Tuesday, February 17, 2009

The Ship "Columbus"

© Michael Harrison 2009
This is a photo of the model of the Columbus the ship that the Hewgill family sailed to Quebec on leaving at the precise time from Whitby harbour as outlined in William Hewgill's diary:

On Monday at 4 Clock in the afternoon of the 16th day of April 1832.

This model is located in the Whitby Museum in Whitby, North Yorkshire.

Below is the poster that advertised the voyage to Canada.

Journey of the "Columbus" to Canada 1832

The journey of the ship Columbus to Canada in April 1832 is documented in the following letter by Mr. J. Dixon.

The letter includes references to both William Hewgill (Hugill) and William Hutchinson who were on the ship.

Mr. R. Frankland, Whitby

On board Ship Columbus, April 16, 1832 - Sailed out of Whitby this evening, a few were sick, my sister and children were of the number. 17th, A fine day and fair wind, sailed three and four miles an hour, several sick, my wife and Jane a little sick, John, Breckon and myself well. 18th, Strong winds from the south, ran nine and ten miles per hour, my sister, her husband, and children, very sick, we went through the Firth about six o'clock this evening, the sea ran high, so that we could not get a pilot, I was on deck when a sea struck us and come over our bulwark, the ship listed so much to one side that ten or twelve men fell down as though they were shot, but were not much worse. 19th, Little wind and cloudy. 20th, A heavy gale, had to take all the sails in, strike top-gallant mas's lay the ship to, and let her drive (in the Western Ocean) most of the people very sick, some cried "If I had known this, I would have begged our bread from door to door before I would have come," this and such-like were the language of a great many who were overpowered with sickness - our John a little sick, - Breckon holds it out well, my wife becomes useful to her sister and family, the whole of them being very sick, - for my own part I am as well both in body and mind as I was on the day we started, for which I am truly thankful to the Lord. We have a public prayer meeting in the evening, preaching a'so on the Lord's day, but only a few attend, some on board laugh and mock at every thing sacred. 21st, The gale a little abated, the people a little revived. Sunday, 22nd, Prayer meeting in the morning, William Outhard preached in the evening. 23rd, The sea ran high, but better weather towards evening. 24th, My sister's youngest child very ill in an inflammation of the breast. 25th, A very fine day, the sea smooth, and the people wonderfully revived, they appeared like a new company, all full of spirits and activity. 26th, The weather fine, all the beds ordered on deck. 27th & 28th, Fine weather and fair wind. Sunday, 29th, Fair wind, going six and seven miles an hour, no hopes of my sister's child, Margaret Headlam has got a son this morning about two o'clock, they have named him William Columbus Headlam. 30th, A young woman fell on deck and flesh-rent her leg. May 1st, My sister's eldest son whilst standing on deck, the ship rolling very much at the time, fell down the hatch-way into the hold, but, through the mercy and providence of God, was not much worse. 2nd, Squally weather, with rain; three o'clock this afternoon my sister's child died. 3rd, About seven o'clock this evening the child was committed to a watery grave. 4th, A fair wind. 5th, A contrary wind. 6th, The wind still contrary, William Hugill preached to the satisfaction of most who heard him. 7th, Contrary wind, a light ship very near us. 8th, Still contrary. 9th, Fair wind, went six and seven miles an hour, spoke a brig. 10th, A fine day, little or no wind, all beds on deck. 11th, Calm. 12th, Fair wind, four and five miles an hour. Sunday 13th, Strong fair wind, William Hutchinson's youngest child very ill, a very large iceberg about two hundred yards off us, a great number of birds about it. 14th, About two o'clock this morning William Hutchinson's child died, and was committed to the deep in the evening about seven o'clock. 15th, We are now upon the banks of Newfoundland, bought some cod-fish and brandy from one of the fishing vessels. 16th, Fair wind, five and six miles an hour. 17th, Little wind. 18th, Died this morning about seven o'clock, John Dobson, a boy about fourteen years of age, he was a nephew to Thomas Blackburn. 19th, John Dobson, this afternoon about four o'clock, was lowered into his watery grave. Sunday 20th, A fine morning, but little wind; we are expecting to see the land every day. 21st, A fine day and fair wind, ran 180 miles in twenty-four hours. 22nd, Cape Race in sight, it was covered with snow. 23rd, We are now in the Gulf with about twenty sail of ships in sight; no doubt you will wish to know how we like our new situation; the water was much better, and the smells not so bad, as I thought they would be, but the conduct of the people were ten times worse than I ever expected; the peaceable were much annoyed by the abominable and filthy language of several on board; it was no uncommon thing for them to be cursing, swearing, and drunk, until twelve and one o'clock in the morning, and if any thing was said to them, they were much worse; it has given me a greater hatred to sin than ever, and a greater love to God and his people; I would say pray for us, that our lot may be cast among those that love and fear God. 24th, Fine day but calm. 25th, Still calm, spoke several vessels that had passengers on board. 26th, Strong fair wind up the river, by four o'clock in the afternoon arrived within twenty-four miles of Quebec, where we had to anchor with many other ships until our captain and doctor went on shore to the doctor's station for the purpose of filing a bill of health; we rode until seven o'clock next night. Previous to our getting under weigh, Mr. Campion's new brig, the Regina, arrived. Sunday 27th, By ten o'clock this morning, we reached Quebec, one Mrs. Shirinton got her bed this morning, we expect to proceed up the river to-morrow, we heard that Mr.Mewburn was at Quebec, we have had as fine a passage and any ship we hear of, for which we feel very thankful, we are all doing well, I doubt not but you have prayed for us, and I hope that you and my friends in Whitby will still lift up your hearts to God for us, that He may still guide us in the way we should go, both temporally and spiritually; I hope you will excuse this scrawl, for I am a poor hand with a bad pen and bad paper, and what is worse, my knee for a writing desk; please to give our kind love to Mr. and Mrs. Fletcher, my cousin Ralph Speedy, and G. Lockey; it would be tedious to mention all my friends by name but you will be so kind as to give your best respects to them all. I conclude with my prayer to God that he may bless you and yours.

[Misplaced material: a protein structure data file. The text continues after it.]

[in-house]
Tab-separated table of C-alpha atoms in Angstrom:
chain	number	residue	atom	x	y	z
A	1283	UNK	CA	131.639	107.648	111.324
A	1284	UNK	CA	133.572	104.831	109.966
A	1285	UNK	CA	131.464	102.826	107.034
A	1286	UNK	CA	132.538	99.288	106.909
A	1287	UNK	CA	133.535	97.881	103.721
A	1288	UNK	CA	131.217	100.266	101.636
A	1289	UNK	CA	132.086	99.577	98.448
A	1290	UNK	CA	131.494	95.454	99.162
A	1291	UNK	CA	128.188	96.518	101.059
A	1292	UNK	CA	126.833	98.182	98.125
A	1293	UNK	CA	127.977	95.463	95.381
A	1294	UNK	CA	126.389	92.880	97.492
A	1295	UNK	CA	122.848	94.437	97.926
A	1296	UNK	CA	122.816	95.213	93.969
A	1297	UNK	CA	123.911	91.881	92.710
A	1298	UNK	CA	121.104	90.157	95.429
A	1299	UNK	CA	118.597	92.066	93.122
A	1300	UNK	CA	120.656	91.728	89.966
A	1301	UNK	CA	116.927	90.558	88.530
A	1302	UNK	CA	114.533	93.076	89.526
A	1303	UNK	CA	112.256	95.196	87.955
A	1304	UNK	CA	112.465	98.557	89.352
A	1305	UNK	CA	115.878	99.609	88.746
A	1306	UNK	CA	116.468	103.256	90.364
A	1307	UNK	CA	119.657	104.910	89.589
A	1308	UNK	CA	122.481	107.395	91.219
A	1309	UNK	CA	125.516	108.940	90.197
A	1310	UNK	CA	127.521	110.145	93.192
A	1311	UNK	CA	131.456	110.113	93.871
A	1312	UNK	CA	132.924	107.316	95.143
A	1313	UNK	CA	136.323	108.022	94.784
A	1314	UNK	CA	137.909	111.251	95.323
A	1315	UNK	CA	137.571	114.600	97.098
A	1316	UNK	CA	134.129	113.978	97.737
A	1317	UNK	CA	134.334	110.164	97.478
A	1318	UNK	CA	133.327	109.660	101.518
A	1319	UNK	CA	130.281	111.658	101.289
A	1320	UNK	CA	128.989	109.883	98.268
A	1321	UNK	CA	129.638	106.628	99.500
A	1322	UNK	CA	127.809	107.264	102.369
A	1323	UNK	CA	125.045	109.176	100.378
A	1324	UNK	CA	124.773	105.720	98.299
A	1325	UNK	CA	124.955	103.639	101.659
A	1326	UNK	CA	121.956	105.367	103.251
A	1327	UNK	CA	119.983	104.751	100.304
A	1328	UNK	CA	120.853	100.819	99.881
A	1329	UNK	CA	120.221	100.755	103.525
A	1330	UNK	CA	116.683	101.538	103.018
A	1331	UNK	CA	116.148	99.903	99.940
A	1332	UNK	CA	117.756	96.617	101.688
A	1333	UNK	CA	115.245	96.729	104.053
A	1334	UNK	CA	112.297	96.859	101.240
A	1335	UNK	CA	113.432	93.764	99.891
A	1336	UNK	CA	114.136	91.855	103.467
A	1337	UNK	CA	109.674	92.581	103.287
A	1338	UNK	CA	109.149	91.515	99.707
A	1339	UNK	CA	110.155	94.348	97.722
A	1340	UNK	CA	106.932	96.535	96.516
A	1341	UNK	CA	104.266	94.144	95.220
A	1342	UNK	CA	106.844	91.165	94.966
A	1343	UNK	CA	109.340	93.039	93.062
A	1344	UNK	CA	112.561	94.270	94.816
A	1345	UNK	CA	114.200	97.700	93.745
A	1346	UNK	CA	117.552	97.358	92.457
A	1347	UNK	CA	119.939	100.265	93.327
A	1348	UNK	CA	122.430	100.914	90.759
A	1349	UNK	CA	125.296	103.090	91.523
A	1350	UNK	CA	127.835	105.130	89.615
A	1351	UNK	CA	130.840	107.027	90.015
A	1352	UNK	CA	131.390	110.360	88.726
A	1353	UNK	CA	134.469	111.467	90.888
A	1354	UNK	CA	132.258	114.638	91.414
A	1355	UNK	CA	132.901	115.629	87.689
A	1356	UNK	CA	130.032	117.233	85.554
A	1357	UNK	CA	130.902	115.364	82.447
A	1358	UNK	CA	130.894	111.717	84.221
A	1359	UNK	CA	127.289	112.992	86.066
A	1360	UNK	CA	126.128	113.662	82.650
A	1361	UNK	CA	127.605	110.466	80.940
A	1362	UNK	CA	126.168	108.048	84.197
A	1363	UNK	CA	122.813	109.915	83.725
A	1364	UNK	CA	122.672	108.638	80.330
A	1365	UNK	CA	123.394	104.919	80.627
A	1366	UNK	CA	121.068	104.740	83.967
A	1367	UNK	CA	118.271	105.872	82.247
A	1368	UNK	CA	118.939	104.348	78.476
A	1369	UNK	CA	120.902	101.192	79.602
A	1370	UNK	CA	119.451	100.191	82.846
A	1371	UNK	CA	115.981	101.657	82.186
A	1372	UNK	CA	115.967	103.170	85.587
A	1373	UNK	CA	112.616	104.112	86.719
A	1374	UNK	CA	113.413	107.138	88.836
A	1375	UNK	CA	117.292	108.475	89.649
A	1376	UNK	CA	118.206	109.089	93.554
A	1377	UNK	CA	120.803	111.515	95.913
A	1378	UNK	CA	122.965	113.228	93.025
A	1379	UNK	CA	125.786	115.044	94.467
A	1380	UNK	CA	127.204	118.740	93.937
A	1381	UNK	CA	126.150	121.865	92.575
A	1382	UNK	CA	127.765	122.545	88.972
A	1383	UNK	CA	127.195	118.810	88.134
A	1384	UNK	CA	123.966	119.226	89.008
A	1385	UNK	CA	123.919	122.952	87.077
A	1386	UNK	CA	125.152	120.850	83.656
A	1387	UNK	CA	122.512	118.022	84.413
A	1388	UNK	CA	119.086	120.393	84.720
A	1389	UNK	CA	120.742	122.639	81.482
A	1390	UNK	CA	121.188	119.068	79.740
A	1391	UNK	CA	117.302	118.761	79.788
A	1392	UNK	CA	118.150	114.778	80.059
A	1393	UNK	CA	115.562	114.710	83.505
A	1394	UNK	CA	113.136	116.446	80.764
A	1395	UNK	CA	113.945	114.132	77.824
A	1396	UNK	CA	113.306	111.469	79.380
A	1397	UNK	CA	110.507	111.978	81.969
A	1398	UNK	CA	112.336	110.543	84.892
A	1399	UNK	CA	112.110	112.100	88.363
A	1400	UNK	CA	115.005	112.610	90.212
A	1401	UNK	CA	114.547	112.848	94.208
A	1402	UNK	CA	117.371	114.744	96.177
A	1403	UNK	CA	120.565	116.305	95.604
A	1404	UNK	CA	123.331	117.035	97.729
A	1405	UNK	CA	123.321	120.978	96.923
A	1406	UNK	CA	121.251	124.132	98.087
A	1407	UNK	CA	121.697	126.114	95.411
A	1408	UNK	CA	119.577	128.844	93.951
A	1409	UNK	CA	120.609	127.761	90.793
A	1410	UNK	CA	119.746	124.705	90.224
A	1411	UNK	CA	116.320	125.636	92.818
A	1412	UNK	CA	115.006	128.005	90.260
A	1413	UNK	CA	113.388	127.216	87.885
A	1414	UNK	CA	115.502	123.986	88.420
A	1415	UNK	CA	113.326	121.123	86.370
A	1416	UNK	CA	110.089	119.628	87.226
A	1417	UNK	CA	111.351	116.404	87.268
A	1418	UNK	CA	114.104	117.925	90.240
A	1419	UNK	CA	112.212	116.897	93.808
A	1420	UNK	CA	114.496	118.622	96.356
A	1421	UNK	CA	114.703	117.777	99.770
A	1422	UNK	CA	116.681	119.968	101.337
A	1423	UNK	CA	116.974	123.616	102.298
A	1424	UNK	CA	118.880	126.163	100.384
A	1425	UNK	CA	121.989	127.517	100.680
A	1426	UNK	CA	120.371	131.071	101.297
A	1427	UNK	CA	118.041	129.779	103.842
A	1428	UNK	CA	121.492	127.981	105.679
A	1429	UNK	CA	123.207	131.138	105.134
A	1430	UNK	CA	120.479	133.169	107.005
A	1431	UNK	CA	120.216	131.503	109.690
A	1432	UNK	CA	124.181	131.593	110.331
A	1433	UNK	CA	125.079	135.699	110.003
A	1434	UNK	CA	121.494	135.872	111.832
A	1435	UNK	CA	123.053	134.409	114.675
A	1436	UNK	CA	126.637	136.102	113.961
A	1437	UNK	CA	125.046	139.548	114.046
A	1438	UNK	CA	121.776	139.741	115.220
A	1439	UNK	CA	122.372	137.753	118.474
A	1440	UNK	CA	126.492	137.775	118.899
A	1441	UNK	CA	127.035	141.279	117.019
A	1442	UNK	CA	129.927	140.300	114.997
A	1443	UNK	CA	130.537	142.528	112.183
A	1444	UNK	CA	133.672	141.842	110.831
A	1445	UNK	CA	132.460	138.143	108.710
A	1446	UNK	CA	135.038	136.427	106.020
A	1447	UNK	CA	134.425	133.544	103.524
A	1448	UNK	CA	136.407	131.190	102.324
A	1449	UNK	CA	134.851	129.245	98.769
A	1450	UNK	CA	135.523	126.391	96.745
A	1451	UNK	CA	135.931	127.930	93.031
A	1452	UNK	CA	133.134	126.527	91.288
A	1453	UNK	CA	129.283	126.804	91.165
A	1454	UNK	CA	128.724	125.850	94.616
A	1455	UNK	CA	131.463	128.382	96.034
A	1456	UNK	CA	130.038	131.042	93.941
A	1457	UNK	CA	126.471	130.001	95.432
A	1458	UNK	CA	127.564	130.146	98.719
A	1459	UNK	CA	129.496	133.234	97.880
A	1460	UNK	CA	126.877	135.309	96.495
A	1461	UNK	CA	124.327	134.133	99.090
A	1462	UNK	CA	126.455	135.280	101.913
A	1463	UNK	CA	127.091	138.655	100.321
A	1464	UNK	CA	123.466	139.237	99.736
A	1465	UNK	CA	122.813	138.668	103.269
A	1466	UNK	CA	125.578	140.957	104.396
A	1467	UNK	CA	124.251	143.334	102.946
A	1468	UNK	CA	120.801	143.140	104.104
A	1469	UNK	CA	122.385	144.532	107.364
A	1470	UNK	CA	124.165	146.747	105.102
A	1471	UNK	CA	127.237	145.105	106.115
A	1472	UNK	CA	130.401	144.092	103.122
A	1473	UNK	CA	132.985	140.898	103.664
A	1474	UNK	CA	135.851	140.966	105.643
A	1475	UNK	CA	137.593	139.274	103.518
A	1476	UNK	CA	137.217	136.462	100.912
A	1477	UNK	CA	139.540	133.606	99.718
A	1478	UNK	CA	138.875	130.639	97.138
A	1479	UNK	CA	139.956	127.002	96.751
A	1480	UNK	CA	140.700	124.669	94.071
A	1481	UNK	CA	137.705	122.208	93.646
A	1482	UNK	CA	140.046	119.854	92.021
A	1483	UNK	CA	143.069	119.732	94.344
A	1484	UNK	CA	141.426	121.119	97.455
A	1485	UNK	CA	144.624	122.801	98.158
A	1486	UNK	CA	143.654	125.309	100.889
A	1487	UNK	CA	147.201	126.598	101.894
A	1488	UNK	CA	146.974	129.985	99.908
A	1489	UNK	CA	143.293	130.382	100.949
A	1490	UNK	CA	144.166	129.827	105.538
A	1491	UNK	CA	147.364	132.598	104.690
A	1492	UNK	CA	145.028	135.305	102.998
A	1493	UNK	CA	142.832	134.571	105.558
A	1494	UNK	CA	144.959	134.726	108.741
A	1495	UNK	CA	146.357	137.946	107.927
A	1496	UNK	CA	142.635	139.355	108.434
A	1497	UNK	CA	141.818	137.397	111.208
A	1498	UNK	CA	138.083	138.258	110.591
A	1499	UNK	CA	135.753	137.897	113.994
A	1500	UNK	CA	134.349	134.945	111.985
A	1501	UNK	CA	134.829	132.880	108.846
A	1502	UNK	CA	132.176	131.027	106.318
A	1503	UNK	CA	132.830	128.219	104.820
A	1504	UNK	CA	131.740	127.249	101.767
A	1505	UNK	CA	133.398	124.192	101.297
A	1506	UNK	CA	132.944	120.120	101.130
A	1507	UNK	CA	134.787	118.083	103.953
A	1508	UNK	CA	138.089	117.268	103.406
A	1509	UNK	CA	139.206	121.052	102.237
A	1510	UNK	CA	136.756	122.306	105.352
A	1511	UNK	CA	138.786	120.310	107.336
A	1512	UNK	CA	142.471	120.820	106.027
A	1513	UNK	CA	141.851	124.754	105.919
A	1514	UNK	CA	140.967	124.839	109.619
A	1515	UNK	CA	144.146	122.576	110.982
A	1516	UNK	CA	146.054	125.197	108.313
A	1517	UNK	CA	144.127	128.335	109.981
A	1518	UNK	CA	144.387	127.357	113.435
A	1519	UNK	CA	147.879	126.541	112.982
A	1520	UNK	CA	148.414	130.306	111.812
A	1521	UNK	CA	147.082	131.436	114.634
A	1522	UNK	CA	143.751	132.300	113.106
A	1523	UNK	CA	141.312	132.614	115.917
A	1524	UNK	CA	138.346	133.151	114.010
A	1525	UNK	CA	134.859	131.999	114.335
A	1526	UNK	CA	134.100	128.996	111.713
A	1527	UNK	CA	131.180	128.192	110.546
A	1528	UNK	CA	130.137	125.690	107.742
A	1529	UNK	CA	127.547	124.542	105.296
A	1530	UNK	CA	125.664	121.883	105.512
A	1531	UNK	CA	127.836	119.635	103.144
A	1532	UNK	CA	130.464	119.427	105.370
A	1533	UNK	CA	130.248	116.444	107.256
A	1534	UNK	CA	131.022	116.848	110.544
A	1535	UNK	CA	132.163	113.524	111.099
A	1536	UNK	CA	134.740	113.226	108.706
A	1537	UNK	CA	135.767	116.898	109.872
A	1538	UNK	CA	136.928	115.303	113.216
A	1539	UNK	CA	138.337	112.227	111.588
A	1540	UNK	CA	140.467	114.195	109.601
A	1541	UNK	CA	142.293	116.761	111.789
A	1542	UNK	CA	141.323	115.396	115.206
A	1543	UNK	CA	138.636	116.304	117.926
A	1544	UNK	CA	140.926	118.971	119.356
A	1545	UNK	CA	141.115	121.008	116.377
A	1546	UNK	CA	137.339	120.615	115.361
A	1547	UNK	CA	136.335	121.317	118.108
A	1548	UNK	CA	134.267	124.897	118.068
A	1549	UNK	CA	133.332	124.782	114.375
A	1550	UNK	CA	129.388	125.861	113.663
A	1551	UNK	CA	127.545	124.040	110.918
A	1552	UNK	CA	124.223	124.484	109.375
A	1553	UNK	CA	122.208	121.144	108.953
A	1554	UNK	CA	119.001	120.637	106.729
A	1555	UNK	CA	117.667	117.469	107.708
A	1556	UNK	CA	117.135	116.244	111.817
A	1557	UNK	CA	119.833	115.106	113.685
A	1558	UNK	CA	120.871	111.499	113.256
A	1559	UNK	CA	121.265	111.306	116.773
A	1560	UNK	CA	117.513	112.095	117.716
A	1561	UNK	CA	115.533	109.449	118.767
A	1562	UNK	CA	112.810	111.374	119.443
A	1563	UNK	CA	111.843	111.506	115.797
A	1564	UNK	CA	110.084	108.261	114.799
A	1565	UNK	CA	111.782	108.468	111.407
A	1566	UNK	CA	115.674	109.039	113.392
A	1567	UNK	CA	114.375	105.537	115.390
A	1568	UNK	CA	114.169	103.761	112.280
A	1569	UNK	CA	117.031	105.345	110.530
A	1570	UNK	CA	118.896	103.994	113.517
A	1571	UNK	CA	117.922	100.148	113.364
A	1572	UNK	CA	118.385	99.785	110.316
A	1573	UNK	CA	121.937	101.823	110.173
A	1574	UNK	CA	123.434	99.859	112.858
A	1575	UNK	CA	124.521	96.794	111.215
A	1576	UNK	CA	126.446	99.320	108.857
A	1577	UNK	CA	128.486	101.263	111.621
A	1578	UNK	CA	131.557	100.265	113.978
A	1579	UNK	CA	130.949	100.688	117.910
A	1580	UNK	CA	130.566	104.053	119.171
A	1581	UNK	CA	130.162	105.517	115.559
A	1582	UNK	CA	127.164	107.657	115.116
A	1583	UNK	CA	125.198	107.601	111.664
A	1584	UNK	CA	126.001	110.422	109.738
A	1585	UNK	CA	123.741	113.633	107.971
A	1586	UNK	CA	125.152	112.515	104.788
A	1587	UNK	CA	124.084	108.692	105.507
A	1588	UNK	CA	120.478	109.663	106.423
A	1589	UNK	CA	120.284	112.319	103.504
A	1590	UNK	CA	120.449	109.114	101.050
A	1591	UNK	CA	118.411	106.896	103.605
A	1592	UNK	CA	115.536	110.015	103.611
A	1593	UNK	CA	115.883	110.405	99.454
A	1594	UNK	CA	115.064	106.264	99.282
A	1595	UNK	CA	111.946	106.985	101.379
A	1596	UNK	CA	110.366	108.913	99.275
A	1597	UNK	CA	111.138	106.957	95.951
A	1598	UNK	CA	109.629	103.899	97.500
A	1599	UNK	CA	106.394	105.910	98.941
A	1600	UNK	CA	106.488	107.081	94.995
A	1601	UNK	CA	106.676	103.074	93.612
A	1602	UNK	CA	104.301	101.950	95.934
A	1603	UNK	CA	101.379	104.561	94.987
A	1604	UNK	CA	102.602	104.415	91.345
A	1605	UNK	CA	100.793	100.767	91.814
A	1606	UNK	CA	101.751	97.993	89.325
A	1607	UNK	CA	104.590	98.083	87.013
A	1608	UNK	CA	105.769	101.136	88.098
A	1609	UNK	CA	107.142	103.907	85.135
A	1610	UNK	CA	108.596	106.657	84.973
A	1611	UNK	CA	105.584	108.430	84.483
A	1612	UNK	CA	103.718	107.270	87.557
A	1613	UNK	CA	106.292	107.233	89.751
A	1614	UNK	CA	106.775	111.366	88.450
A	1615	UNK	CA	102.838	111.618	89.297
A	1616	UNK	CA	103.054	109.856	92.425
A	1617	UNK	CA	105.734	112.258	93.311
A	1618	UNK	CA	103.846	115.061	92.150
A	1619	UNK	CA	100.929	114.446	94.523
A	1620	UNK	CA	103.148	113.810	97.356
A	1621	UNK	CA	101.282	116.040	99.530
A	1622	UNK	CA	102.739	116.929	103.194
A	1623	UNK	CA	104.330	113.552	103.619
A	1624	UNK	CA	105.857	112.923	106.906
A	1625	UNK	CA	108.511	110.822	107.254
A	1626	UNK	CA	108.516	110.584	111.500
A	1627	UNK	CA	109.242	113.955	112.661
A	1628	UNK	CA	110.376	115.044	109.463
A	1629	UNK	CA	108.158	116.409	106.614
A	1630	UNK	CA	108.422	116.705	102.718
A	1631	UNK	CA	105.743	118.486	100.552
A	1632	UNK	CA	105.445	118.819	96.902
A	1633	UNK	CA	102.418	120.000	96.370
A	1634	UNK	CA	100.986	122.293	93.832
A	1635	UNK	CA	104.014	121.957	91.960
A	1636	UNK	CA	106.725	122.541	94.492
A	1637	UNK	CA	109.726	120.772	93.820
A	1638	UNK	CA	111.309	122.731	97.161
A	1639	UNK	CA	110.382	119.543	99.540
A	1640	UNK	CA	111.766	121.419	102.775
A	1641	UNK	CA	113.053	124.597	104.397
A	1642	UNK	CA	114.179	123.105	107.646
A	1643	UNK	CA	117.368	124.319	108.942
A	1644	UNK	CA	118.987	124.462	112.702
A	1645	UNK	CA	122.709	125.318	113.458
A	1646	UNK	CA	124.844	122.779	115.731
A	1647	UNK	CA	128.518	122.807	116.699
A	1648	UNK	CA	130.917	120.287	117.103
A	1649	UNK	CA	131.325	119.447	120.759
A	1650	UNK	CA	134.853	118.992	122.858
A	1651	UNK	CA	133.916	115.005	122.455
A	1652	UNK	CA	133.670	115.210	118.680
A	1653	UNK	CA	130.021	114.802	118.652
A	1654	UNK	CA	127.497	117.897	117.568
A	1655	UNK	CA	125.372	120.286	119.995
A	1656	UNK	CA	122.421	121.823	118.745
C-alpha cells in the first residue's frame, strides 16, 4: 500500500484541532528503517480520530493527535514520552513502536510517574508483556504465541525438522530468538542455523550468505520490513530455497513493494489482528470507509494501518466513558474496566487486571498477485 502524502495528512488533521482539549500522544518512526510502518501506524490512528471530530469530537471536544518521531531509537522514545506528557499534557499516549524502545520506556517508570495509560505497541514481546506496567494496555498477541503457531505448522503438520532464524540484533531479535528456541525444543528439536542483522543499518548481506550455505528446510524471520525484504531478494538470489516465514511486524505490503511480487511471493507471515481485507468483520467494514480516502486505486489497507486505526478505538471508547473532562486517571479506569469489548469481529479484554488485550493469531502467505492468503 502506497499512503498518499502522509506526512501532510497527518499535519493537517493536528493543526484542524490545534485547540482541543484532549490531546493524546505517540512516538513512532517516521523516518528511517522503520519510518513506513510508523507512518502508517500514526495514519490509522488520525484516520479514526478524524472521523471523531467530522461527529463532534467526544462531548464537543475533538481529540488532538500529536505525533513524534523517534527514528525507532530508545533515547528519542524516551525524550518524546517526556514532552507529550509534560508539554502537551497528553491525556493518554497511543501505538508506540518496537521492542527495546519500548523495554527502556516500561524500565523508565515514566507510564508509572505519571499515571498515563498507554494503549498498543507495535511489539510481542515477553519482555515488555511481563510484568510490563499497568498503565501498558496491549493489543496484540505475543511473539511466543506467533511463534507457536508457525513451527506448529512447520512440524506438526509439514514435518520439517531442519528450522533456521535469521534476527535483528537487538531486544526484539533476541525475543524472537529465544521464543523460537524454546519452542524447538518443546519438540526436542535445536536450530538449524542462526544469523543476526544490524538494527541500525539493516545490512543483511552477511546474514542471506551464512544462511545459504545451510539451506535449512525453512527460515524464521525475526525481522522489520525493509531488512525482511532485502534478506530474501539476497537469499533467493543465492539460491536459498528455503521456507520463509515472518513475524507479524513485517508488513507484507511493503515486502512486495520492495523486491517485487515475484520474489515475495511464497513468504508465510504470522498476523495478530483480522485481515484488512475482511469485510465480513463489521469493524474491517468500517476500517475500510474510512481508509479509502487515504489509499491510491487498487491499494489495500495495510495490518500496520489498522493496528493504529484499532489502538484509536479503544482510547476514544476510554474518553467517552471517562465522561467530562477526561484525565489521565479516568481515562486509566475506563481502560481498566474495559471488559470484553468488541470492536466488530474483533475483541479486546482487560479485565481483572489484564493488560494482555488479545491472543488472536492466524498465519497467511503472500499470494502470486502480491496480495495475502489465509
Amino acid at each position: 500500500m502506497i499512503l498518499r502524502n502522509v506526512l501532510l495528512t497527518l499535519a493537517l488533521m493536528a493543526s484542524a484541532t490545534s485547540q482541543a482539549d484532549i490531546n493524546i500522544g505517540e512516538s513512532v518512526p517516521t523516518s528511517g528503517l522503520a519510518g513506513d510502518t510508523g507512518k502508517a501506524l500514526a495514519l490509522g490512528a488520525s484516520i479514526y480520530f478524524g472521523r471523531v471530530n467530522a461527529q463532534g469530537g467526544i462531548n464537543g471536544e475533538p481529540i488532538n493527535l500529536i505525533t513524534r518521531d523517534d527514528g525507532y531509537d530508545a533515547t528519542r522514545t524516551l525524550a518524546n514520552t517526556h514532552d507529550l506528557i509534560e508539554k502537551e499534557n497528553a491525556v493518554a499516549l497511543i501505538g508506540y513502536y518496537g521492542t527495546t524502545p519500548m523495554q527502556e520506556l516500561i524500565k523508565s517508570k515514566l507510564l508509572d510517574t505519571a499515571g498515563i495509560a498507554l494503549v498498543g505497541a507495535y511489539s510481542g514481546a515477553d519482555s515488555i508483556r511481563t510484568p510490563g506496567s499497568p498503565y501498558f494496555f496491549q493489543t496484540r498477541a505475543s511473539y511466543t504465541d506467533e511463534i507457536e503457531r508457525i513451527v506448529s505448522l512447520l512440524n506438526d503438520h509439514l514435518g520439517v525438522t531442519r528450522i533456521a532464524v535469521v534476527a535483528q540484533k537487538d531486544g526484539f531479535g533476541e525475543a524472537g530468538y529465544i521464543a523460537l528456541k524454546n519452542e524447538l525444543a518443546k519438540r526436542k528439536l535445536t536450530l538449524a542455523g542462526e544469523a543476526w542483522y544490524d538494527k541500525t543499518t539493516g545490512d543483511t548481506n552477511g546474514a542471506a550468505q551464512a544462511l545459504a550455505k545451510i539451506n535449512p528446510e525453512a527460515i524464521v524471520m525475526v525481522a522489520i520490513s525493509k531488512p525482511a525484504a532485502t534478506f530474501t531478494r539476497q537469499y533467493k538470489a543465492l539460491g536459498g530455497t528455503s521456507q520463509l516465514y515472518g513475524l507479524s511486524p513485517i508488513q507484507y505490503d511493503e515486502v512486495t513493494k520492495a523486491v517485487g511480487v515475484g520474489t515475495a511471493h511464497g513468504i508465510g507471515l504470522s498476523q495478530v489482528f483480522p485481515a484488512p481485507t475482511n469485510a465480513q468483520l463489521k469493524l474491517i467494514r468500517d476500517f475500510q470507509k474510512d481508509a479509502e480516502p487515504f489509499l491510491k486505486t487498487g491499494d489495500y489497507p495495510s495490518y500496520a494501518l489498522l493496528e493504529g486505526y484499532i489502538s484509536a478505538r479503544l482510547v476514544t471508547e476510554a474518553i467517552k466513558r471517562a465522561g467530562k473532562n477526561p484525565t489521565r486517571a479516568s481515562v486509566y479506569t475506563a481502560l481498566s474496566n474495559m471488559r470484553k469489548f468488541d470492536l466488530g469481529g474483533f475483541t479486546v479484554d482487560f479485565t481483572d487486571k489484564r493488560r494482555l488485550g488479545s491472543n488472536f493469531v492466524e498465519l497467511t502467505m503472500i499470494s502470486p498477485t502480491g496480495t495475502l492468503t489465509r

J. Dixon

source: Whitby Repository and Monthly Miscellany, Volume III, February 1833 (copy in the Whitby Museum, Whitby North Yorkshire)

Tuesday, February 3, 2009

William Hewgill House - The Gore Road

© Michael Harrison 2009

This is a photo of the William Hewgill House which replaced an earlier log cabin. This home use to be located on the east side of The Gore Road just north of Highway 7 in the City of Brampton. It was demolished in the mid 1990s as subdivisions of new homes covered the area.

William Hewgill 1784-1874

© Michael Harrison 2009

This is a photo of my great great great grandfather William Hewgill. His daughter Ann married my great great grandfather Matthew Harrison much to his consternation. In a letter back to relatives in England William laments and bemoans the fact that his daughter married a Catholic.

In the History of Claireville, from 1910, William Porter wrote that William "was an elderly man with a family of two sons and two daughters, his education was above the average, Consequently (sic) became the first teacher in the neighbourhood, and acted as conveyencer for the people for miles around, he was also local preacher for the Weselian (sic) Methodists, his eldest son William went to Collingwood Township and became a prominent farmer there, Daniel his second son followed the building business until his death about 1890, Daniel's son David is on the old place the rest of the sons are respected business men in this and other parts of the province."

One wonders how the son of a weaver, and weaver himself obtained such an education but obviously it was important to his father Daniel that William get a good education.